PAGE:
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A Church You Should Know: Hughson Street Baptist
“Sound doctrine produces good works!” God has called Hughson to an often forgotten community, and it’s well-known for its service.

"We’re glad you empty our detention rooms on Thursdays,” quips the local school principal, commenting on the number of kids who cross the street to attend a church-run program called Kids Club. The church is Hughson Street Baptist. The neighbourhood in north Hamilton, Ontario, is one of the poorest in Canada.

Summer soccer in the local park reaches over 400 kids, parents and grandparents. Neighbours sometimes help coach soccer even before attending a church service!
Photo courtesy Matt Misener

But the school, which ranked in the lower 100 of 3,000 Ontario schools in 2004, now refers kids to the program. And the neighbourhood is gradually improving, thanks in part to parishioners becoming involved in tutoring and serving on the community advisory board.

What do the neighbours say?

“The neighbours know us well,” says Pastor Dwayne Cline. “Schools and the local bar contribute canned goods to our food drive.” Everyone also knows the church distributes Bibles with the food hampers, he says.

The mayor and local member of the Ontario legistature know the church through its various activities. And community leaders, city hall, local schools, the recreation centre and the health centre partner with and support the ministries of the church.

Cline knows of neighbours who happily inform others “Hughson Street is my church” even before they attend on Sunday.

For example, such neighbours may have volunteered in the assembly of food hampers or coached church-related soccer before attending their first service. The church encourages this kind of inclusion.

“In the New Testament, first generation believers served. We are called to serve as Christ served,” says Cline. That being said, Hughson nonetheless requires doctrinal agreement before allowing someone to serve in a teaching or leadership role.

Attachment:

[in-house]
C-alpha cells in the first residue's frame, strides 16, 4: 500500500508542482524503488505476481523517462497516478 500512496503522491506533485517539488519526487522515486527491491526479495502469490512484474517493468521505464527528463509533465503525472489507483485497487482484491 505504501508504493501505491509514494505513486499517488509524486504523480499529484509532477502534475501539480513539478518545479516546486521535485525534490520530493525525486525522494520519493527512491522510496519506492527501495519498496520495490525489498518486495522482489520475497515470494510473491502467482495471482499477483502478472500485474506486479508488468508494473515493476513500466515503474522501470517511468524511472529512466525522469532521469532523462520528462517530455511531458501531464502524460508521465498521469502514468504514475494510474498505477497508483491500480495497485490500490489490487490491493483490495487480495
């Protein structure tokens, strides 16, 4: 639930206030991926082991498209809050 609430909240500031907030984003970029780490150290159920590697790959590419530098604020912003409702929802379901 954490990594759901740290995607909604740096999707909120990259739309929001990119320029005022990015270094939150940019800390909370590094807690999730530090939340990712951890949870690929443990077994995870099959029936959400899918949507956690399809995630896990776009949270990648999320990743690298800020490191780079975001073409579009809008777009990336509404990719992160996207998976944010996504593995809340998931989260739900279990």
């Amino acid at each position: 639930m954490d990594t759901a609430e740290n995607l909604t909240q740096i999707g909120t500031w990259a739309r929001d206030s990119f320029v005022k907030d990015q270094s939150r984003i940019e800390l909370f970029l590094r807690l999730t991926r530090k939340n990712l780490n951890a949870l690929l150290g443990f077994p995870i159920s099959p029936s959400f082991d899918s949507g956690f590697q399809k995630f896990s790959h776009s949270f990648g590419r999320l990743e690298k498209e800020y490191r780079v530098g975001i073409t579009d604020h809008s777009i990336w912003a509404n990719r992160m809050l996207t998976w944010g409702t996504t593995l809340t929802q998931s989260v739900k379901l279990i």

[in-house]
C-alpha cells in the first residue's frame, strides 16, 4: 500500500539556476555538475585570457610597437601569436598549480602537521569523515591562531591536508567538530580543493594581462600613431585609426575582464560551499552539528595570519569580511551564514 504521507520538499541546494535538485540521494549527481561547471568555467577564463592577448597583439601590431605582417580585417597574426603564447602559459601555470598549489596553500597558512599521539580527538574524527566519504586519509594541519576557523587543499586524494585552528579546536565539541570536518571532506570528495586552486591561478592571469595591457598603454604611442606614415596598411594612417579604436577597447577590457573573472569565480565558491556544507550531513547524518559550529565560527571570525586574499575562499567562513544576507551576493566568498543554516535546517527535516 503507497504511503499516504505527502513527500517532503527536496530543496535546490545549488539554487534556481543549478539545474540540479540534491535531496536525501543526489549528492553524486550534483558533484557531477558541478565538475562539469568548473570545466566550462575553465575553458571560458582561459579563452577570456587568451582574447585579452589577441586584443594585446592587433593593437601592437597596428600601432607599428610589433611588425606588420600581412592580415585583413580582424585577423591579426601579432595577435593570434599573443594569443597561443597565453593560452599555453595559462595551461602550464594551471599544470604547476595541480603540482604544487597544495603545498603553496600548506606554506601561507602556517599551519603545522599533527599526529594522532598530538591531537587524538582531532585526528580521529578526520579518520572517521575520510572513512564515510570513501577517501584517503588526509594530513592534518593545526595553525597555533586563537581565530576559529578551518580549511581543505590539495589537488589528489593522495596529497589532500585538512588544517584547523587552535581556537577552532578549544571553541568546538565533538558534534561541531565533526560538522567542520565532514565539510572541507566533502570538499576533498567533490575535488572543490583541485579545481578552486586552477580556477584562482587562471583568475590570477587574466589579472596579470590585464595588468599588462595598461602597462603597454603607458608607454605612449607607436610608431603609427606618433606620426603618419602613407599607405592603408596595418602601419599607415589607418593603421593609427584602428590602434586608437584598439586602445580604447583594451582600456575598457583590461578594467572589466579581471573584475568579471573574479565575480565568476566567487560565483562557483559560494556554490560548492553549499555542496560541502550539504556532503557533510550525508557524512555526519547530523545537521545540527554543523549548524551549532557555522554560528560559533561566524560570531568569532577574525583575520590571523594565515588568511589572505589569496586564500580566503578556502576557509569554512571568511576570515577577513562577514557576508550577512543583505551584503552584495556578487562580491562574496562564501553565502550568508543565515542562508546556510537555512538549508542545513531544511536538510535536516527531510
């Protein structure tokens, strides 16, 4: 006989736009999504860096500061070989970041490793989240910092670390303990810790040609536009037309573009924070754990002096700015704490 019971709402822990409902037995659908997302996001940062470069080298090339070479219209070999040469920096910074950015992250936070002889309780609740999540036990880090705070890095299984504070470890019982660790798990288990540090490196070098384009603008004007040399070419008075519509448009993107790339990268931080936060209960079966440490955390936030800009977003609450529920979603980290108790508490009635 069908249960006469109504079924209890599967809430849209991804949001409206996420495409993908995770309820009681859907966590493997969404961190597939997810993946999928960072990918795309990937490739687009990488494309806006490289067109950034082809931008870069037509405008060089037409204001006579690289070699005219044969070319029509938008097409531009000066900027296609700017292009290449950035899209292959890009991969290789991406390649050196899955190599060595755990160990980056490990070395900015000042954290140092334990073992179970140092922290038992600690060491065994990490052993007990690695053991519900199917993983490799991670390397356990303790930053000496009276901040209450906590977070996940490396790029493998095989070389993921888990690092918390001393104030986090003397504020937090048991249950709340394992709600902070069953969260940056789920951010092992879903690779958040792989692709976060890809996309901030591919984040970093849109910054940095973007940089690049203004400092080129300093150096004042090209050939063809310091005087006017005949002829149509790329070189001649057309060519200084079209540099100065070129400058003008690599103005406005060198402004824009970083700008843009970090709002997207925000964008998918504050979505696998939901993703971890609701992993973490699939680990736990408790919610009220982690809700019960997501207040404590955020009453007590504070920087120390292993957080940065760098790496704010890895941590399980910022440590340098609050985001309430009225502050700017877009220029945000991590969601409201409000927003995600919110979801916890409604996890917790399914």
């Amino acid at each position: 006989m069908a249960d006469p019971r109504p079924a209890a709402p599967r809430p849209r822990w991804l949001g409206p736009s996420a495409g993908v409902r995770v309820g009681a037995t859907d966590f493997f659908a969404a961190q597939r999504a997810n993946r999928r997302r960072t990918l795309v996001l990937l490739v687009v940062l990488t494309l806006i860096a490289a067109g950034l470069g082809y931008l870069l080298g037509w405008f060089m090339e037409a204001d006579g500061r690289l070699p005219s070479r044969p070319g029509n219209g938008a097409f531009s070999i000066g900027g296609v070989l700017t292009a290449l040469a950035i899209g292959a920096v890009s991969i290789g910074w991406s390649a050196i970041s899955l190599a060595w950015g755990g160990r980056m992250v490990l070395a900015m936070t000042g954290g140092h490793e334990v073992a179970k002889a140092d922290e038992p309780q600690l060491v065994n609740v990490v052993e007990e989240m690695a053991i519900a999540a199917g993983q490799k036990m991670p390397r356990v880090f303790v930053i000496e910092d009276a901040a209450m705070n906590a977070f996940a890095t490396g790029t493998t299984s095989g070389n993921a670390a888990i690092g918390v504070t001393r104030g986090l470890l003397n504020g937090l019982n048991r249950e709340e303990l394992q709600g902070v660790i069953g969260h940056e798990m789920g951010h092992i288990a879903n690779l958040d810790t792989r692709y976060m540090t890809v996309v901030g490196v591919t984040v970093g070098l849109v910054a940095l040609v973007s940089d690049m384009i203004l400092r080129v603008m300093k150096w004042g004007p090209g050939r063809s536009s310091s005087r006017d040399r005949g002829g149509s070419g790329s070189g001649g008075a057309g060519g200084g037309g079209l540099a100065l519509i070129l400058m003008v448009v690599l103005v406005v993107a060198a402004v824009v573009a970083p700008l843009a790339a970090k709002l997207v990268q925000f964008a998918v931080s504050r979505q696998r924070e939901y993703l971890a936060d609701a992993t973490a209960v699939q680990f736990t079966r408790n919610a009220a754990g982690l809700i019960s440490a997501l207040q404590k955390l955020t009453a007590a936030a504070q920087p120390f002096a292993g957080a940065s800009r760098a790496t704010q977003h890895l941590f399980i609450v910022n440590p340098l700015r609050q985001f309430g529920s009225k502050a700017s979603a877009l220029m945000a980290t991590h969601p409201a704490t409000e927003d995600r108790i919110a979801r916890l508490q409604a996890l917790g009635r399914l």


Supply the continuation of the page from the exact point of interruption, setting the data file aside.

Summer soccer in the local park reaches more than 400 kids, parents and grandparents with a “Friends of Jesus” study.

The Drop Your Mops program brings preschool children and moms together weekly for games, snacks, a Bible story and lots of fun.

The Christmas Toy Shop invites community families to spend “points” to purchase stocking stuffers or larger toys for their children. One parent commented: “I usually have to buy my kids presents from the dollar store. This year I feel as if I am shopping at Sears.”

The church-sponsored local basketball league meets across the street in the Bennetto School gym. Among the young adults 18 and older who play, 60 percent did not finish high school, 40 percent have been incarcerated and several deal drugs for a living. Many were raised in homes with absentee fathers. In response the church aims to “connect and care” for these young adults in a way they have been craving all their lives, says Cline.

Worship, serve, disciple

Only 18 years ago the denomination was ready to shut down the church – until Pete Wright arrived. The congregation grew to 35 or 40 at a Sunday service. Because of Wright’s heart for evangelism through sports, the neighbourhood received a touch from God. Cline began to learn and serve with Wright in 1994, led at first by curiosity to explore a different mode of worship from the information-based ministry he had known. At that time the community was rated the third poorest in Canada.

“God has planted this church in this neighbourhood to bless this community,” says Cline, who was invited to lead the congregation soon after he arrived. “God is calling Hughson Street Baptist Church to impact this neighbourhood with the Gospel – to be a blessing.” Parishioners may have been worshipping in this historic building since 1887, but the vision Cline describes today has not always been so clear.